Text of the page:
[Canada’s official residence in Rome is no longer for sale, according to a report. COLLIERS INTERNATIONAL]
The Canadian government will hold on to Villa Grandi — its official residence in Rome — after all, according to a news report.
A spokesman for Stéphane Dion confirmed to the Globe and Mail that the property was taken off the market and would stay as it was for the time being. The newspaper reported that other properties that the previous government planned to sell were under review and could also end up going off the market, according to a government source.
The decision counters the efforts of the former Conservative government to offload the Rome property, along with many others owned by Canada. Former Prime Minister Stephen Harper argued that the upkeep costs for Villa Grandi and other properties were too high to justify holding on to them.
Ultimately his government did sell many of the Canadian properties around the world, including some in Norway, Mexico and the United States. Others are still around, either because they hadn’t yet sold or because the government decided to hold on to them.
Below is a gallery of some prestigious properties that have sold and others that are still for sale.
[Canada’s official residence in Oslo/COLLIERS INTERNATIONAL]
Oslo: The government’s official residence in the capital of Norway sold for $12.5 million in 2014, two years after it went on the market. That’s considerably less than the $20 million the Harper government initially sought for the property.
[Consul-general residence in Miami/Realtor.com]
Miami: This mansion, an official Consul-General residence, was put up on sale because Harper said the government wished to buy something of a more appropriate size. it sold in May 2015 for about $2.7 million, according to Realtor.com.
[Consul-general residence in Denver/Realtor.com]
Denver: Canada’s Consul-General could host visitors at the fire pit in the backyard of this four-bedroom Colorado home, which was put on the market for an asking price of $1.7 million. It sold last year for $1.8 million, according to Realtor.com.
[Consul-general residence in Texas/Realtor.com]
Dallas: In Texas, the Consul-General also enjoyed a Canadian residence with a swimming pool — just one featured of this government property, which was put on the market for $2.55 million. It sold in March 2015 for $2.23 million, according to the Global Affairs ministry.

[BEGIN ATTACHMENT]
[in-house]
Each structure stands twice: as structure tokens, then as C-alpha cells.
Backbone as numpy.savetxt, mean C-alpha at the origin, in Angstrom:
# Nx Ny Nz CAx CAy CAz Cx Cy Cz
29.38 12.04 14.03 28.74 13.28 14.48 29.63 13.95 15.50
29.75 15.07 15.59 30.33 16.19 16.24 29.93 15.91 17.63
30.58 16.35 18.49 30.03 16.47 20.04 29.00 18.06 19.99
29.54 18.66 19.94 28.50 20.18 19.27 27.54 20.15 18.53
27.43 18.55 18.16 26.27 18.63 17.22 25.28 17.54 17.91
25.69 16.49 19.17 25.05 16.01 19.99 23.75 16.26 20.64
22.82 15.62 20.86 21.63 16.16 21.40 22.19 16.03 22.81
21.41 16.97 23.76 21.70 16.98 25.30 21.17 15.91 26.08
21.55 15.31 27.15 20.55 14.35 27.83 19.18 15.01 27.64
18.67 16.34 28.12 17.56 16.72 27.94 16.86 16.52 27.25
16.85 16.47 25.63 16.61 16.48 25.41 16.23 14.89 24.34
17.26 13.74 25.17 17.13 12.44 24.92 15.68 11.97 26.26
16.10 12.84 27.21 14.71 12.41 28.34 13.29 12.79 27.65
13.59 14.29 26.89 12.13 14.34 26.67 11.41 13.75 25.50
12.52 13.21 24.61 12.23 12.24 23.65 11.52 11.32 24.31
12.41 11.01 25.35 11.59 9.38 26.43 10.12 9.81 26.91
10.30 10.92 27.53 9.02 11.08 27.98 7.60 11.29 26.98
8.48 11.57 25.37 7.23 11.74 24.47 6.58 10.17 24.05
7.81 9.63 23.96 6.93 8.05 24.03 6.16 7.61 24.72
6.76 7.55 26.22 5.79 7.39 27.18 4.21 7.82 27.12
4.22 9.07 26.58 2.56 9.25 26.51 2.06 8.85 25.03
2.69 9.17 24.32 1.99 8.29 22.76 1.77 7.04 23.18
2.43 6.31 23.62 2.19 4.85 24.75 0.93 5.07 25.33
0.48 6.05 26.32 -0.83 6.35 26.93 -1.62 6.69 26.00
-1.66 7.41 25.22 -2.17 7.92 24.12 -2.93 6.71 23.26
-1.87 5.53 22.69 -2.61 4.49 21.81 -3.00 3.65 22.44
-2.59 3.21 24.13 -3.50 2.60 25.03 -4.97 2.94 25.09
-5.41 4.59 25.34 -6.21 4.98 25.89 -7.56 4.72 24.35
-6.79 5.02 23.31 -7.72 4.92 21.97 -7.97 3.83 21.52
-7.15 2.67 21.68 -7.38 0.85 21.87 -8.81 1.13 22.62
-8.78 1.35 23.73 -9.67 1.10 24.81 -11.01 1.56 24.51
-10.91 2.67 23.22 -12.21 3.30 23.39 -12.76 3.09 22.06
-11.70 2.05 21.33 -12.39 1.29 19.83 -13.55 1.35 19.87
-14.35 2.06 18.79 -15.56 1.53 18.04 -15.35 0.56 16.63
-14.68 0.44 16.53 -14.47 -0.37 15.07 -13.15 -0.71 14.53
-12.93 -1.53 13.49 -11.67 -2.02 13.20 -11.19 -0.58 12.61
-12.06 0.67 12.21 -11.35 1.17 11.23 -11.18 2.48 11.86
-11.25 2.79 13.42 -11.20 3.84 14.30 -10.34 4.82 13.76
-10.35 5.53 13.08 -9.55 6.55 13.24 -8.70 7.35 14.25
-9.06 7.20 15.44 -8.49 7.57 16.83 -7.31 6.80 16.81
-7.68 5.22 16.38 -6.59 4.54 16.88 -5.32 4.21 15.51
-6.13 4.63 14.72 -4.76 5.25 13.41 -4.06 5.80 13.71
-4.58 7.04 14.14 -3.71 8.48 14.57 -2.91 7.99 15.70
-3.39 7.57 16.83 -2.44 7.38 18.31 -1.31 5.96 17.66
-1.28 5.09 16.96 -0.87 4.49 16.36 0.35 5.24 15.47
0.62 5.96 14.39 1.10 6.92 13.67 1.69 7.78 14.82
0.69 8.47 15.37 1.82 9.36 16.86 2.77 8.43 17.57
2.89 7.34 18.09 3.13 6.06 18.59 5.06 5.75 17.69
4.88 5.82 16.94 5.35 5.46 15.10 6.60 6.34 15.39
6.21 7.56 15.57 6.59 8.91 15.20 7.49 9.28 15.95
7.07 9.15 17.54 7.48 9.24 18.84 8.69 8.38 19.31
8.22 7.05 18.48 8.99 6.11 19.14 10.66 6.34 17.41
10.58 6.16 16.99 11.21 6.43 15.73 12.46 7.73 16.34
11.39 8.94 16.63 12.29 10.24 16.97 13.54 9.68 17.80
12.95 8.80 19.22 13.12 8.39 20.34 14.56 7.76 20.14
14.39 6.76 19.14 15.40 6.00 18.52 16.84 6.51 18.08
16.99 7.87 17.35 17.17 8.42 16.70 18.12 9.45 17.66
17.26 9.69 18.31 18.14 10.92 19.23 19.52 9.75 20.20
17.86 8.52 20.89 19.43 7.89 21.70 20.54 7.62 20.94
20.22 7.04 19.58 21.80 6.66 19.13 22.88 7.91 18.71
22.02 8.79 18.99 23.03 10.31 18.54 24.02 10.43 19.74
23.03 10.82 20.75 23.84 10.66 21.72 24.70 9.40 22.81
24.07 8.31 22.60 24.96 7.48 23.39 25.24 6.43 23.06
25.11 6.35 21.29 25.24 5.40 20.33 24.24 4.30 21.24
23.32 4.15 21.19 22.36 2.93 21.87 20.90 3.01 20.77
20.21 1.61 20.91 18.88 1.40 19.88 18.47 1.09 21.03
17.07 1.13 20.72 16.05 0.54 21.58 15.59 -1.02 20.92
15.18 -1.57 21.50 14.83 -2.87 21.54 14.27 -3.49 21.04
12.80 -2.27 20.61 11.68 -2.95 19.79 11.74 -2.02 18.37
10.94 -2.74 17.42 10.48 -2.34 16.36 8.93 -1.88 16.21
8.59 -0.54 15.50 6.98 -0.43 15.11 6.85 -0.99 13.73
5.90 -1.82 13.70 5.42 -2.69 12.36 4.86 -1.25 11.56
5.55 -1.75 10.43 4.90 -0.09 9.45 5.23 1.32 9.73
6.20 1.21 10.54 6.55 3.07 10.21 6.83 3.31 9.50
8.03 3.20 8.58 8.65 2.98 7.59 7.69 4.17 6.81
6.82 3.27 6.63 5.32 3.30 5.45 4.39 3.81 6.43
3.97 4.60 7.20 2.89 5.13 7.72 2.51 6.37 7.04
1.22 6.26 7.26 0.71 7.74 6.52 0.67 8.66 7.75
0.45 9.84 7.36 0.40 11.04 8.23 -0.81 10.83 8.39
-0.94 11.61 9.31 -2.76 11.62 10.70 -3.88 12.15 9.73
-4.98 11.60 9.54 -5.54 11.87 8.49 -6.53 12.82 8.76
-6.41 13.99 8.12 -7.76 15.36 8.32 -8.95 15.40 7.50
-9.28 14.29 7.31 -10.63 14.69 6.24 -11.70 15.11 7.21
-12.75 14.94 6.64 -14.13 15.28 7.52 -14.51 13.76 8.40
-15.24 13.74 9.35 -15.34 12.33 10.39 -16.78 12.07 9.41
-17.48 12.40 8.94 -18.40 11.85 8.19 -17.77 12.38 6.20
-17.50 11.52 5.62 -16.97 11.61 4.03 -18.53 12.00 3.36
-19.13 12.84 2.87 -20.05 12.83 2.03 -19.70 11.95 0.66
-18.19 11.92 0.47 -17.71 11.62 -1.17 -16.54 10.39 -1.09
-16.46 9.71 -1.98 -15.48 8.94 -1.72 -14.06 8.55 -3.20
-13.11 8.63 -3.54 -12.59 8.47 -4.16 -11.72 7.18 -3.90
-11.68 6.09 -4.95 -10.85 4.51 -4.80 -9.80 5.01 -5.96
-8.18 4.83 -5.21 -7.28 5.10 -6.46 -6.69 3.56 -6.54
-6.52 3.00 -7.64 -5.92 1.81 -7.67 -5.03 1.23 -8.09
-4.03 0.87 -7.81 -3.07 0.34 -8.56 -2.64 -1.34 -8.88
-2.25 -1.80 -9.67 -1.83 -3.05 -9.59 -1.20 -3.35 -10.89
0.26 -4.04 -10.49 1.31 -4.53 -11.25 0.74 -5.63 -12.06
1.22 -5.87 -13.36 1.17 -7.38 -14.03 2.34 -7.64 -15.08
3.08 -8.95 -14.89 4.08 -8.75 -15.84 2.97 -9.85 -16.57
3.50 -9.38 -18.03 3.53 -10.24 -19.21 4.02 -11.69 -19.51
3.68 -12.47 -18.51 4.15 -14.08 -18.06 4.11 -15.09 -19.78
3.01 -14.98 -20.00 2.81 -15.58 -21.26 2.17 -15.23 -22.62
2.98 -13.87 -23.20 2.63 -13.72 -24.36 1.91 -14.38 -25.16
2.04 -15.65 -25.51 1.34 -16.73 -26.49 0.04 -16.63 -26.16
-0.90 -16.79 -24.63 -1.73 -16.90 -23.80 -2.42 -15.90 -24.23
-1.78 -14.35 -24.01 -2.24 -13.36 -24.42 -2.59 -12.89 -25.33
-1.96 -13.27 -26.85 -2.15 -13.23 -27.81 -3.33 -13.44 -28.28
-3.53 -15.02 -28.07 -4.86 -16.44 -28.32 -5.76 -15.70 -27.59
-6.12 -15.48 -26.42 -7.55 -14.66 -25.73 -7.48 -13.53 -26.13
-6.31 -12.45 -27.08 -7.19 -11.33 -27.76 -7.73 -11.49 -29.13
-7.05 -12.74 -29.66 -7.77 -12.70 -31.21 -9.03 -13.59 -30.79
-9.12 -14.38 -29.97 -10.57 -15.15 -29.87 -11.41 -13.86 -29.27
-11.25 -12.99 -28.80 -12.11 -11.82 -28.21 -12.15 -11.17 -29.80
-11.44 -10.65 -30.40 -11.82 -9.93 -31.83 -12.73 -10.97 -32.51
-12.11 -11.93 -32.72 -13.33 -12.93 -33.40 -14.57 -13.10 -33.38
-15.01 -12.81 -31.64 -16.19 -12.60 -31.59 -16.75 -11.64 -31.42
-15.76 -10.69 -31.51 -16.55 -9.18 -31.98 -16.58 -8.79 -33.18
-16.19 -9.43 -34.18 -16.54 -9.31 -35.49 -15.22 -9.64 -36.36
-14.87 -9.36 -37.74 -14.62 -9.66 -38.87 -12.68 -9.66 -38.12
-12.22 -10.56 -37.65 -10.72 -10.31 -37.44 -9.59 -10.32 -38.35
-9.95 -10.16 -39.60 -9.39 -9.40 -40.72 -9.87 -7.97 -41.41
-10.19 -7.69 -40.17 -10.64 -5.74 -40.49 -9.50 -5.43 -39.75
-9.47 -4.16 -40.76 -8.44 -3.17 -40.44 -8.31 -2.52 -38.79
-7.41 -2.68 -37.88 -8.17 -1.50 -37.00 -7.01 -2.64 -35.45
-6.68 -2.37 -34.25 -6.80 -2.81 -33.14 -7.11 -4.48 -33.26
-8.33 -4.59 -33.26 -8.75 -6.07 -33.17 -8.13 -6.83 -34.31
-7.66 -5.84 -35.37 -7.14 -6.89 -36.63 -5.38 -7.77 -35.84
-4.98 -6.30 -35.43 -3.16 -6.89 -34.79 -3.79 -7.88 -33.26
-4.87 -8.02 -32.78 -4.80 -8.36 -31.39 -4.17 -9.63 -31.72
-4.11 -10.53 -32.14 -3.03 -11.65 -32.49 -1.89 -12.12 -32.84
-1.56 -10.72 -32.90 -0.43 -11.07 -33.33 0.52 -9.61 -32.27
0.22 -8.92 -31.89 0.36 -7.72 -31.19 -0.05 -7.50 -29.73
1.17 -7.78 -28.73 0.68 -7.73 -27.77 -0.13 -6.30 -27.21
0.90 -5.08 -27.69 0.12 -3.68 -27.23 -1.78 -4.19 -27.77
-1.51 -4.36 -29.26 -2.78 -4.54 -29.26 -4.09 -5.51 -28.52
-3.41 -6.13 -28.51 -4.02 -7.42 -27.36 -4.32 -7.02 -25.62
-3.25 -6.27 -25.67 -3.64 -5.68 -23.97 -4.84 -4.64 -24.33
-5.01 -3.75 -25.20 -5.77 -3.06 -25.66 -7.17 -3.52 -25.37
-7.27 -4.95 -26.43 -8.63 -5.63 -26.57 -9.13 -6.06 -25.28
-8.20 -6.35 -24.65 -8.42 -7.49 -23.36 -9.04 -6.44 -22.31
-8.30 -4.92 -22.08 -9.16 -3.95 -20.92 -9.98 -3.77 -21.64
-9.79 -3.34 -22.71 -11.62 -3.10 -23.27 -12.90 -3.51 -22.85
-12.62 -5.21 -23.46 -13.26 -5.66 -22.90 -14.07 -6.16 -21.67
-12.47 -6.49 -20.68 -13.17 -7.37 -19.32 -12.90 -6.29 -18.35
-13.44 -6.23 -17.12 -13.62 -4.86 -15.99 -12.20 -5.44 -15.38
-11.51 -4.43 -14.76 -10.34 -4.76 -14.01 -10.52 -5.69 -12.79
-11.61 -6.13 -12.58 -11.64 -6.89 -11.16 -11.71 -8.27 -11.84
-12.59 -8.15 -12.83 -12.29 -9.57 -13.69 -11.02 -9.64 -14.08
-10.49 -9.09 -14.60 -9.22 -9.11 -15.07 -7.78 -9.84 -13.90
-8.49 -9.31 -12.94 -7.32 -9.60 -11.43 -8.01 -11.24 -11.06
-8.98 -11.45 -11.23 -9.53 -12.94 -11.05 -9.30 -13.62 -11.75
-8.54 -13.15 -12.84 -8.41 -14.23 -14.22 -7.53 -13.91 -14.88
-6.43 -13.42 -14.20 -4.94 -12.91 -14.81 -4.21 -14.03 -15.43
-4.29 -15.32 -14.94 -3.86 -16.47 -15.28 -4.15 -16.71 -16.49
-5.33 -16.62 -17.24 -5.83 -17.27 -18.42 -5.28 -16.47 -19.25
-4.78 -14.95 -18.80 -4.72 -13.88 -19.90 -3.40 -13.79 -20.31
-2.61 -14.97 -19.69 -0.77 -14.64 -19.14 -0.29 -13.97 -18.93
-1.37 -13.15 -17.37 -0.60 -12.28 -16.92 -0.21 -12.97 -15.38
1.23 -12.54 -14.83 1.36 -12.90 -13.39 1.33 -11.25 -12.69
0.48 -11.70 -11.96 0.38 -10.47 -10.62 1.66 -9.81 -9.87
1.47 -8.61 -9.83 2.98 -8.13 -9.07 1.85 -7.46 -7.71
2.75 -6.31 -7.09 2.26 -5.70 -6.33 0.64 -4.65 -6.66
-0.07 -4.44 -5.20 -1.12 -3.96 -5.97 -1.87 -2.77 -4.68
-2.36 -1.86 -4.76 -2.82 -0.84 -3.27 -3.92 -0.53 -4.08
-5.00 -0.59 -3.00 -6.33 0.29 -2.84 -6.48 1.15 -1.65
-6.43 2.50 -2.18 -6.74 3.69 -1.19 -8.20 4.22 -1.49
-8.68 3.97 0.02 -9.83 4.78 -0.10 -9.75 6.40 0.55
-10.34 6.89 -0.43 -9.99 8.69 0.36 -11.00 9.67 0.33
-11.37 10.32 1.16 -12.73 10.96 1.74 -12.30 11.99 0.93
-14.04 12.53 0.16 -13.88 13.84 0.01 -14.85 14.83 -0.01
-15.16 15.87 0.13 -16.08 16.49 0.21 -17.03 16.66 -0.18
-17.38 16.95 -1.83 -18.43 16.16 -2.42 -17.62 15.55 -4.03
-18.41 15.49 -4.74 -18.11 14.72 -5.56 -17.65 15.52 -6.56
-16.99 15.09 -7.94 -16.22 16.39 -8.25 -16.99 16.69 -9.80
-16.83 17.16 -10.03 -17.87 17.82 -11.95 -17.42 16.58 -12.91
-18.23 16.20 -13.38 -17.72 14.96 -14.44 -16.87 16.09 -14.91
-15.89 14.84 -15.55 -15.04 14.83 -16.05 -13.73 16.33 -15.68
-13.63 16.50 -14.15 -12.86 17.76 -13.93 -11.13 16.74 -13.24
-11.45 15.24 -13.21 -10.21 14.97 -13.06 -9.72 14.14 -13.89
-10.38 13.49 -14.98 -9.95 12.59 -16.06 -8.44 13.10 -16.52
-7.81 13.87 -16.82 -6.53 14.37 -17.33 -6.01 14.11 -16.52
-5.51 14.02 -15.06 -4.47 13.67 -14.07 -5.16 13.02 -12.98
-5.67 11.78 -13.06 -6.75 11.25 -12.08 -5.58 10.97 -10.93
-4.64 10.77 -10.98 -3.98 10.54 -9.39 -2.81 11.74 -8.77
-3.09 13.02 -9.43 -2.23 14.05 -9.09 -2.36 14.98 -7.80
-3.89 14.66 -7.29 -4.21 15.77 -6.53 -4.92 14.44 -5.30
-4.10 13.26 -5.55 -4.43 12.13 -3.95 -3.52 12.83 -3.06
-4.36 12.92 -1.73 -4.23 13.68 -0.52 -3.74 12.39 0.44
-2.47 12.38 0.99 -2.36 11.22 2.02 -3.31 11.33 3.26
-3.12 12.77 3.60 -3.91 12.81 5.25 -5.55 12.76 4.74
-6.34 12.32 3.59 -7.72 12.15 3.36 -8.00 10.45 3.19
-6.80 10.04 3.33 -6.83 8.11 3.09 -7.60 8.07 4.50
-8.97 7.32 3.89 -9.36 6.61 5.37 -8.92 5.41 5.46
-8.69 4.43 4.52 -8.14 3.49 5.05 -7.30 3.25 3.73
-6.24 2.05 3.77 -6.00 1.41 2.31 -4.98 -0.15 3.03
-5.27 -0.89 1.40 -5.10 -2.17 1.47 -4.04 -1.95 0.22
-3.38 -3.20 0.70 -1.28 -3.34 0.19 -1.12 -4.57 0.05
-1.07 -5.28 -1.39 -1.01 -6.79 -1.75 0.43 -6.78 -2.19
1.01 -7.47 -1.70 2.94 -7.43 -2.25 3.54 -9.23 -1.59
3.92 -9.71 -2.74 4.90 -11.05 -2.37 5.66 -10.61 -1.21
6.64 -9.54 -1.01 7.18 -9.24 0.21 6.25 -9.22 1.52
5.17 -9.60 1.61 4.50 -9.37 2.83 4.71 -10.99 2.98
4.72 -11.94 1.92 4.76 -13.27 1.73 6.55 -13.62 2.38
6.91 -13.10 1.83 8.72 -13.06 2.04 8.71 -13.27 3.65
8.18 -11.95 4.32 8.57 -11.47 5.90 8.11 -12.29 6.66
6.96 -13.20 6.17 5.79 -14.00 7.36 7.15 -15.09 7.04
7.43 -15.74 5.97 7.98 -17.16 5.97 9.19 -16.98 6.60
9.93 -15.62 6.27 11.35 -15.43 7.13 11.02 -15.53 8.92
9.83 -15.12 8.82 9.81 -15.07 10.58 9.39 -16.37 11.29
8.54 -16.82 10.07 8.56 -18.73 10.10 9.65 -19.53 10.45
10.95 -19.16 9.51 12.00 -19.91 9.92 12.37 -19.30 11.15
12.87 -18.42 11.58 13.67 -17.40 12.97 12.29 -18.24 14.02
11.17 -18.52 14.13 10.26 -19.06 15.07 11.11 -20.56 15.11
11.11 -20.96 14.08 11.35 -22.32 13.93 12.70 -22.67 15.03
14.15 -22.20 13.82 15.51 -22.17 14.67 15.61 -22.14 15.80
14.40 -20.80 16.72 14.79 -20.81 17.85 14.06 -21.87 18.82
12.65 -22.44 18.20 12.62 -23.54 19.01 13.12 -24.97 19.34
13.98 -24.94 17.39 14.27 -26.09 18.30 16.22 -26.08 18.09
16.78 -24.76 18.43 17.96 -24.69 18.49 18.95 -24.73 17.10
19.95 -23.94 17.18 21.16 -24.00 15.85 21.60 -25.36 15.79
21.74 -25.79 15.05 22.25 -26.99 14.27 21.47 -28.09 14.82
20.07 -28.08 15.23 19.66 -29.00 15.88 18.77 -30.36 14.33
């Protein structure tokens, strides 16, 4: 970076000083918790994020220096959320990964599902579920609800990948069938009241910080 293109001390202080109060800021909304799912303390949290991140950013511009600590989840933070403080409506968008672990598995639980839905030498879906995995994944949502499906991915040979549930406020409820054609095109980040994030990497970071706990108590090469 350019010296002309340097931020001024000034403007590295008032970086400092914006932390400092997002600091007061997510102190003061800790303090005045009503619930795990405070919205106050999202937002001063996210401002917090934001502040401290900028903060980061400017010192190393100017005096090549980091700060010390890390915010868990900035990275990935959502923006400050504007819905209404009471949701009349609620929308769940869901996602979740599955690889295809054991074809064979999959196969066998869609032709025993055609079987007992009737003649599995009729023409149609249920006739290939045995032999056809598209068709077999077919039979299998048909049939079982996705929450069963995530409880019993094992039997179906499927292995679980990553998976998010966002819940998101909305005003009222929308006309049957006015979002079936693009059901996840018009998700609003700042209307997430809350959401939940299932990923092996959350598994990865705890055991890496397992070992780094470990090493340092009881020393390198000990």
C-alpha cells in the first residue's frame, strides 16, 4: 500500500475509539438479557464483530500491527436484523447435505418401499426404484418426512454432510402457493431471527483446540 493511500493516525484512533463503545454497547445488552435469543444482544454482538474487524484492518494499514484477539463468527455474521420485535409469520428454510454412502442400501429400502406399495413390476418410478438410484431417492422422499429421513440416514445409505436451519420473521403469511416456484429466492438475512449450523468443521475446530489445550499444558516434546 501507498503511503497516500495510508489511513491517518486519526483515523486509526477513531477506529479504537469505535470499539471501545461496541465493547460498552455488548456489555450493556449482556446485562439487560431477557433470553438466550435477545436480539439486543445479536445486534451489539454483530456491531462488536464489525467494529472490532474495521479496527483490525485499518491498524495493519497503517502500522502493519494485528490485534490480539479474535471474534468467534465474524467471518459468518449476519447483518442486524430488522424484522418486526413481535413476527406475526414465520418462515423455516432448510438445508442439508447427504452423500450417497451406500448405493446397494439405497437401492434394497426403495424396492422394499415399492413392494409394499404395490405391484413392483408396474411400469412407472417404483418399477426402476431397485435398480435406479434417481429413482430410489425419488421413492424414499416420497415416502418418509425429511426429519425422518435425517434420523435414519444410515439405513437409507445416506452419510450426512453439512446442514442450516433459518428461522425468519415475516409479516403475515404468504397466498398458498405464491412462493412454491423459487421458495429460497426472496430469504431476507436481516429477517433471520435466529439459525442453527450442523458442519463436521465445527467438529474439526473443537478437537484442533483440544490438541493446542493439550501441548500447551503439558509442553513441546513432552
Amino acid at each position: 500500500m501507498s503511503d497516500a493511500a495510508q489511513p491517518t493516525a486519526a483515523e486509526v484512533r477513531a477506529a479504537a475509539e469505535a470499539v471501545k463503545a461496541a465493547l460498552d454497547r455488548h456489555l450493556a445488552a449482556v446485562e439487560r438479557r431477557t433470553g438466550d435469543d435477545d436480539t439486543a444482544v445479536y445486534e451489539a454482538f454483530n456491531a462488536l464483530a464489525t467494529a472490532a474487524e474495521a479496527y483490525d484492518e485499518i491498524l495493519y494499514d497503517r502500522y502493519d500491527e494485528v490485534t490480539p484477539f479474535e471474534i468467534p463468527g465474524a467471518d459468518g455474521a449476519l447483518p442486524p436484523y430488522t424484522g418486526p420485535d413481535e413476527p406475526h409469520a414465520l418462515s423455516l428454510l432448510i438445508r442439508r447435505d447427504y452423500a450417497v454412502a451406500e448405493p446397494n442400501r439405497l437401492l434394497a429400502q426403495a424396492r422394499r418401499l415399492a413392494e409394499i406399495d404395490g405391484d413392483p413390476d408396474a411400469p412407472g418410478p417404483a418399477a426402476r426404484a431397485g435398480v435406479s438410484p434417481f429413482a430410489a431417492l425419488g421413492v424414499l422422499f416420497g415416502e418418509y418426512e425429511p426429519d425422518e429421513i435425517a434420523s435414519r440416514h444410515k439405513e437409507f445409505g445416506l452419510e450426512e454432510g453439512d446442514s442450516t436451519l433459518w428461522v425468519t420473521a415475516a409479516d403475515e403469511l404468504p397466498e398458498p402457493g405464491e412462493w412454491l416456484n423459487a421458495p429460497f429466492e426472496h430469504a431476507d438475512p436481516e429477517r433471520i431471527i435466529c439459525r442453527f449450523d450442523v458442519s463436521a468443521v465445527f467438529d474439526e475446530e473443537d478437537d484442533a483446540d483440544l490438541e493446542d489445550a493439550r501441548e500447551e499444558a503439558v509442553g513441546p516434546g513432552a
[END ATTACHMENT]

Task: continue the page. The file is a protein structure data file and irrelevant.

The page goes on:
[Consul-general residence in Atlanta, Ga./Realtor.com]
Atlanta: One of several Canadian-owned properties in the U.S., this residence of the Consul-General in Georgia was listed for an asking price of $2.6 million, and sold for about $2.5 million last year, according to Global Affairs.
[The Canadian ambassador’s residence in Stockholm/Google Street View]
Stockholm: The former residence of Canada’s ambassador to Sweden, located in that country’s capital, was put up for sale for $3.3 million and sold for $2.74 million in February 2015. You’d likely pay more than that in Vancouver for a property with five bedrooms, four bathrooms, and a swimming pool.
[Canadian ambassador’s former residence in Denmark/eltoftnielsen.dk]
Copenhagen: The former residence of Canada’s ambassador to Denmark, built in 1935, was put on the auction block for $3.15 million and sold for $2.67 million in March 2015.
[Villa Grandi residence in Rome/Colliers.com]
Rome: The previous government put Villa Grandi, located in the ancient portion of Rome, on the auction block in 2013. An offer by a Venezuelan diplomat for the property, which includes a four-storey villa house, was rejected for being too low, the Globe reported.
Properties still for sale
[Canadian ambassador’s home in Helsinki/Etuovi.com]
Helsinki: A house for an ambassador in Finland just wouldn’t be complete without a sauna. This residence, with a current asking price of $3.75 million, has that along with an indoor swimming pool, four bedrooms and six bathrooms.
[The official residence in Brussels/Google Street View]
Brussels: Just $8.25 million for a 16-bedroom house in Belgium? Sounds like a bargain for this official EU residence if you’re used to Toronto property prices.